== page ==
June is cancer survivor month and therefore we wanted to shine a light on how to help employees and their families living with cancer.
When someone is diagnosed with cancer this will bring significant changes to their lives and those that are supporting them. It’s important that we understand no one diagnosis has the same prognosis, treatment, how the individual reacts and copes will be different and it’s essential that companies and colleagues are able to assist and support fellow employees who may be going through this difficult time.
Once someone is diagnosed with cancer, generally it will take them time to process this information themself and to then share this with their closest friends and family. It is one thing to announce this news to your family and friends, however, it is entirely different to share this information with your employer and or colleagues. Employees may have the added fear that sharing this sensitive information with an employer may expose them to potential job loss or discrimination linked to performance.
Consideration should also be made if an employee has a close family member who has been diagnosed with cancer. They will also go through changes and will need support and adjustments with their work environment as they go through this difficult process with their loved ones.
Cancer is classed into 5 main groups depending on the type of cell in which cancer starts.
This begins in blood-forming tissue for example bone marrow. It then causes abnormal blood cells to be produced which then enter the bloodstream. (e.g. Acute myeloid (or myelogenous) leukemia).
Brain and Spinal cord cancers
This is cancer that begins in the central nervous system. (e.g. Astrocytomas affecting the largest part of the brain).
This begins in the tissues lining or covering the internal organs and the skin. (e.g. Basal cell carcinoma).
Lymphoma and myeloma
This begins in cells that belong to the immune system. (e.g. Non-Hodgkin’s lymphoma).
This begins in supportive or connective tissue for example fat, bone, cartilage, muscle, and blood vessels. (e.g. Fibrosarcoma (fibroblastic sarcoma) – Develops in fibrous tissue).
Generally, we are more accustomed to hearing cancer in the form of the body part it has affected or started in e.g breast cancer, colon cancer, lung cancer, prostate cancer, etc.
Good practices to follow when supporting staff
1. Listen to understand, ask questions and be flexible
As every case and situation is different it is important to not make assumptions. Numerous studies show the majority of cancer patients will continue to work. This helps them keep their minds off their current situation and maintain their financial independence. If they do choose to continue working and are physically able to do so, they may require some adjustments to be made within their work environment. Some individuals may request to stay at home, this could be due to their physical capabilities and lowered immune system, particularly during treatment.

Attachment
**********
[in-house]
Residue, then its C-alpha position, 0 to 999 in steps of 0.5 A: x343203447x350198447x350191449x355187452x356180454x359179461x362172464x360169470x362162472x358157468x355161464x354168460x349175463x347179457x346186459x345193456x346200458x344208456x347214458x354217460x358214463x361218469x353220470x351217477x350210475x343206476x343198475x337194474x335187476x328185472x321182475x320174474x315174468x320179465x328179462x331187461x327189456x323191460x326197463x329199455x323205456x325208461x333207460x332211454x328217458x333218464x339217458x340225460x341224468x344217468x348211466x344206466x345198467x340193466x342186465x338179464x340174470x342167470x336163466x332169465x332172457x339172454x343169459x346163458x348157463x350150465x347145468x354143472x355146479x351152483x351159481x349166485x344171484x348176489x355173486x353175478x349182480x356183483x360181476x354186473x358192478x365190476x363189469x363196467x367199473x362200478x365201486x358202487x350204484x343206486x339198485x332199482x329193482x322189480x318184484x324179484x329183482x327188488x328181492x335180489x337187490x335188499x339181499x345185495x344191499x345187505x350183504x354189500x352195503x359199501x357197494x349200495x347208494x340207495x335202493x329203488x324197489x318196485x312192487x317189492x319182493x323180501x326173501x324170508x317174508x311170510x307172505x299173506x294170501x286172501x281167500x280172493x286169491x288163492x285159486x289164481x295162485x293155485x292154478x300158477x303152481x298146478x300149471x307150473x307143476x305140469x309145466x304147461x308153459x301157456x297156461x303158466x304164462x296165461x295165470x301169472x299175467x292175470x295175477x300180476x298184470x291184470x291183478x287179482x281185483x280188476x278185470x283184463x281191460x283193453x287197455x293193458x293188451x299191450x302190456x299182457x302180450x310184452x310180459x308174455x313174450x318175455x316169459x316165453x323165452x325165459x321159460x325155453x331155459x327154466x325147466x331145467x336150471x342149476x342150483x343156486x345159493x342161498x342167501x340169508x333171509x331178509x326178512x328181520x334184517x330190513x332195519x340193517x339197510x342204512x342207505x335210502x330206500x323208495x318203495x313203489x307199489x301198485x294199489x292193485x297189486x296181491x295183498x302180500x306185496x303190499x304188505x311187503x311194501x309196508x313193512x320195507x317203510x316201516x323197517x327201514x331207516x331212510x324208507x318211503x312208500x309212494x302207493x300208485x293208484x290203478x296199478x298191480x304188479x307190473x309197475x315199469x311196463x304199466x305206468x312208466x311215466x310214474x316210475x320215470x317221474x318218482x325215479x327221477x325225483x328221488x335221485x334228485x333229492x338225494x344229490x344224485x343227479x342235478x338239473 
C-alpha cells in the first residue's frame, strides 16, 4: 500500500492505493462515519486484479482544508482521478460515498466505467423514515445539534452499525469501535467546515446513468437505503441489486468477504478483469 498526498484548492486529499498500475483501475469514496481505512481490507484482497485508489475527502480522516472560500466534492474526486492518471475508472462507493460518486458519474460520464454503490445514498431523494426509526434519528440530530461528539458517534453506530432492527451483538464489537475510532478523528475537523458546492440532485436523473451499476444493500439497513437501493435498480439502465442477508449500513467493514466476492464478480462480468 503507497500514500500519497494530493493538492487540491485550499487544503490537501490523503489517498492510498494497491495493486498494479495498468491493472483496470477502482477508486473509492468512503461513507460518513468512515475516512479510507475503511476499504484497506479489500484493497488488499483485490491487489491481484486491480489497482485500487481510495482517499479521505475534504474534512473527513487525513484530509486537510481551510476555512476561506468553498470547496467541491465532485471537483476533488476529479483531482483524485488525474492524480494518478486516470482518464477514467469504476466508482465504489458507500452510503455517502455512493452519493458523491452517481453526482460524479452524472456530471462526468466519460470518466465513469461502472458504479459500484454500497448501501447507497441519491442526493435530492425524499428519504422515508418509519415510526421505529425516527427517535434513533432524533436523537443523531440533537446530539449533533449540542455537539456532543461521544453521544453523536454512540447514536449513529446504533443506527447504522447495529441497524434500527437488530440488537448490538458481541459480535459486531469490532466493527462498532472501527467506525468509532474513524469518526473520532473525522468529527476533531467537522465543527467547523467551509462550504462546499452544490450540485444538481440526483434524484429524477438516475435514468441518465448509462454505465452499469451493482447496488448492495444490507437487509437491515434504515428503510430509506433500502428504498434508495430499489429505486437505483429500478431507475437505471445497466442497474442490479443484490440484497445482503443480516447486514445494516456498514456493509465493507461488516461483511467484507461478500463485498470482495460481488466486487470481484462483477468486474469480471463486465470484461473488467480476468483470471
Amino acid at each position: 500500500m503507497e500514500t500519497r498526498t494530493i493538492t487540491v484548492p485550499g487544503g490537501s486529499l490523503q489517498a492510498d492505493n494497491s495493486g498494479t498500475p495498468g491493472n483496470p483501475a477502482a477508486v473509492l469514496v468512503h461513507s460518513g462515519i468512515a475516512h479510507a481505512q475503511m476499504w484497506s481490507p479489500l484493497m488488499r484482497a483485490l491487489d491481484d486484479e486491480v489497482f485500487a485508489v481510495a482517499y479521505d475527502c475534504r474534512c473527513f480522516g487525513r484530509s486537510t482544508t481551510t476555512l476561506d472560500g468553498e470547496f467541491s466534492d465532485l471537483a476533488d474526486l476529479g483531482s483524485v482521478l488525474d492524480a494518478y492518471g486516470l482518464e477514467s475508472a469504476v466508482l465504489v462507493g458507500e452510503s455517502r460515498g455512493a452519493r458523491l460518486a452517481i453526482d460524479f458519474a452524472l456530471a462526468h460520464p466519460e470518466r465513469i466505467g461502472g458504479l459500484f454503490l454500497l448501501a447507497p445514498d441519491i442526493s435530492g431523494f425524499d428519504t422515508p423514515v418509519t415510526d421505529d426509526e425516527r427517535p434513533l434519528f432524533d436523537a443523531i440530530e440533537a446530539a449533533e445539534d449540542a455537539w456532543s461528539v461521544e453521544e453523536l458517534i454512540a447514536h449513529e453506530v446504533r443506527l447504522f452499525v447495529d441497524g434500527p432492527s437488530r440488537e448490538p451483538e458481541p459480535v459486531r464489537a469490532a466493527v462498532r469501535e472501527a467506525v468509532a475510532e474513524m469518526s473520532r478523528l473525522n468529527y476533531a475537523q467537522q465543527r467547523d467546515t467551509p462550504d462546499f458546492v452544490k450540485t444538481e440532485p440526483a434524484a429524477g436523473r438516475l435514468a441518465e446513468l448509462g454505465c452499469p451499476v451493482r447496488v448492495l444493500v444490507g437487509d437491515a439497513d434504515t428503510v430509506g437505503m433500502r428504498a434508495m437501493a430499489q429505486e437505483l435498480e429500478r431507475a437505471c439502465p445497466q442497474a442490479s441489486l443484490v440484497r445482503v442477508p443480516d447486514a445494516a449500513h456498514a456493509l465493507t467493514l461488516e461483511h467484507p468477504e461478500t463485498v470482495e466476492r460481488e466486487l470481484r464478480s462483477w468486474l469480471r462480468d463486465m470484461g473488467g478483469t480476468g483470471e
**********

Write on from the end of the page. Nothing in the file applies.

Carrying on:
Flexibility is key, especially when the employee or their family is undergoing treatment such as chemotherapy, radiotherapy and additional surgeries. When the employee feels ready to return to work, a comprehensive workplace support system is essential.
2. Train line managers and maintain HR support
Adequate support should be provided by direct line managers along with HR to the individual and their family undergoing a cancer diagnosis and treatment. Managers should be trained on the relevant company protocols to follow, and a plan put in place to communicate the news and how the company will be supporting the individual and their family throughout the process.
Open communication between HR, line managers, and the affected individual is key to ensuring the impact on the team is assessed and adjusted accordingly. Support will be required through different stages of the affected employee’s diagnosis, treatment, and recovery. A strategic approach may be required with multiple team members to best support them.
3. Encourage an open culture within your workplace
An open and honest office culture will help encourage employees to feel comfortable having these difficult conversations about their situation, how they are being affected and how it may currently impact their work.
Try to keep communication lines open throughout the affected employee’s treatment and recovery and establish how employees would best like to communicate throughout the process.
You may find that your employee may not wish to discuss all aspects in-depth, and you have to respect this. However, it is important to have a baseline understanding of the long-term prognosis, such as treatment plans and dealing with symptoms.
Employees who are diagnosed with cancer or have close family members or friends who are diagnosed with cancer will undoubtably require support, care and compassion. Your support as a line manager or member of the HR team is a key aspect in relieving some of the pressure and answering questions employees may have.
If you have a Corporate Wellness Manager they can also provide ongoing support to the staff member and point them in the right direction of resources and avenues to assist at different times throughout their journey. If you would like further assistance with the above please don’t hesitate to reach out to us at Safe Hands and one of our Corporate Wellness Managers can help guide you and your organisation through this difficult time.